There’s a difference between Marketing & PR. Leave Social Media out of it.

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Last night I attended a panel discussion at the Horn Group in San Francisco which featured some interesting folks on the dais. The topic of the discussion: “Is Social Media Killing PR?”. I don’t think that it is and simply because social media along with the other interactive media are merely tools designed to support the execution of a policy or campaign. From my impression, it seemed that the panelists somewhat agreed with that point of view that public relations isn’t being destroyed by social media, but rather other factors.

Just who were the panelists that offered their insights? Why, there was Susan Ettinger (Horn Group), Jeremiah Owyang (Forrester Research), and Kara Swisher (Wall Street Journal/All Things Digital). Moderated by Sam Whitmore, it was rather fitting that there were representatives from different industries talking: one from a PR agency, another from the industry point of view, but seemed to be specifically on marketing, and another into media.

But what was interesting about this discussion was that people seem to think that PR is being destroyed by social media. My response to that is: no, it’s not…social media is NOT a competitor to public relations. Rather, it’s an enhancement, a tool, a means to an end, and more of a supporting character that helps public relations get its job done. A lot of the arguments that I have heard results in folks complaining about how consumers should be talked to and it boils down to whether it’s Marketing or Public Relations that has it better. But let’s not take out our frustration on social media or anything interactive, for that matter.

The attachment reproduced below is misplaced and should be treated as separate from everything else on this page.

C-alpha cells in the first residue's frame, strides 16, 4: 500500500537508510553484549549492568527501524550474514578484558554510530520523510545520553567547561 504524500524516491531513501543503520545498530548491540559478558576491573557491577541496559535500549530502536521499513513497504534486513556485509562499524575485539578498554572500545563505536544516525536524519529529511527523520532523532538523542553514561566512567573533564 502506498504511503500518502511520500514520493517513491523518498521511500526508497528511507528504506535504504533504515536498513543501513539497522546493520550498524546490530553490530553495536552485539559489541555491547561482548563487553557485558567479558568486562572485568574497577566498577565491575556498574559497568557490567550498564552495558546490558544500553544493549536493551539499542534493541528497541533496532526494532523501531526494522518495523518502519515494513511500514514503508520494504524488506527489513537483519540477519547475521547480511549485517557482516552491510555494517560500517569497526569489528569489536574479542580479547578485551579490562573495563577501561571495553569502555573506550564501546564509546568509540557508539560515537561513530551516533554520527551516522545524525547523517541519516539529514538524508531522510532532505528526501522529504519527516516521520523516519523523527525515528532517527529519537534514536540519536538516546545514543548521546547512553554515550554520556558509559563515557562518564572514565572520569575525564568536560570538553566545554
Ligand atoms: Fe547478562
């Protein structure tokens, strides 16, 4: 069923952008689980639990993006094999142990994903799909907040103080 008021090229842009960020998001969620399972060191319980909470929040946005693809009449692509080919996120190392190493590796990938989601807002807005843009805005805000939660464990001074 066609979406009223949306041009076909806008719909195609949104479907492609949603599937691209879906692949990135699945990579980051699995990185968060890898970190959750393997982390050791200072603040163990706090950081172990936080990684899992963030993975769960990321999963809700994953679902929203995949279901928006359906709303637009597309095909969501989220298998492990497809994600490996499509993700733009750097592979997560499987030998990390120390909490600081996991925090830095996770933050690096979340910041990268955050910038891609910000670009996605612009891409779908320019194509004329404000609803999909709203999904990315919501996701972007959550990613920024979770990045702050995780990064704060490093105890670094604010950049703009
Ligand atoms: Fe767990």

Why shouldn’t we focus our efforts on online media to help sustain a profession and means of promotion?

Observation #1:
It seems that business strategists are thinking that their livelihood is being taken away by bloggers and folks using interactive means of communication to interact more with people than agencies – thus reducing the demand & need of an agency.

This seems to be a lot of crying over spilled milk, in my opinion. Why would you not embrace the interactive? It’s just a digital means of “word of mouth” and you can definitely join the conversation. Just because you have Joe the Plumber blogging about the latest craze in toilet repair technology does not mean you don’t have a job. In fact, you should ENGAGE him in conversation and help reinforce the evangelical spirit in his promotion. There are obviously folks that he/she will not be able to reach and based on specific audience, you can focus your efforts in a concentrated manner.

Observation #2:
Marketers and PR folks seem to be worried about their effort of work when they don’t rake in the huge publicity and promotion for a client or their product.

With interactive media, you are able to create a more viral approach. Here’s another example of how this form of media is not working against public relations or marketing, but rather with it. The agency can create the promotion and awareness, but then by creating a “community” of supporters and product ambassadors and even evangelicals, you will be able to get your news out faster and to a larger audience. Why waste your time focusing on how online media is destroying your livelihood when you can embrace it and use it to your advantage. Without online media, it’s back to traditional media…print, television and radio. How boring…no one pays attention to that now.

According to Wikipedia, public relations is defined as:

…the practice of managing the flow of information between an organization and its publics.

So how is social media, email marketing, online advertising, and websites managing the flow of information? As I said earlier, it’s all a means to an end. The tools you use online are the mechanisms that will help you control the flow of information and allow you to engage in the conversation.

You can view some of the video from the panel discussion here and here. There are some interesting points that people blogged about here as well: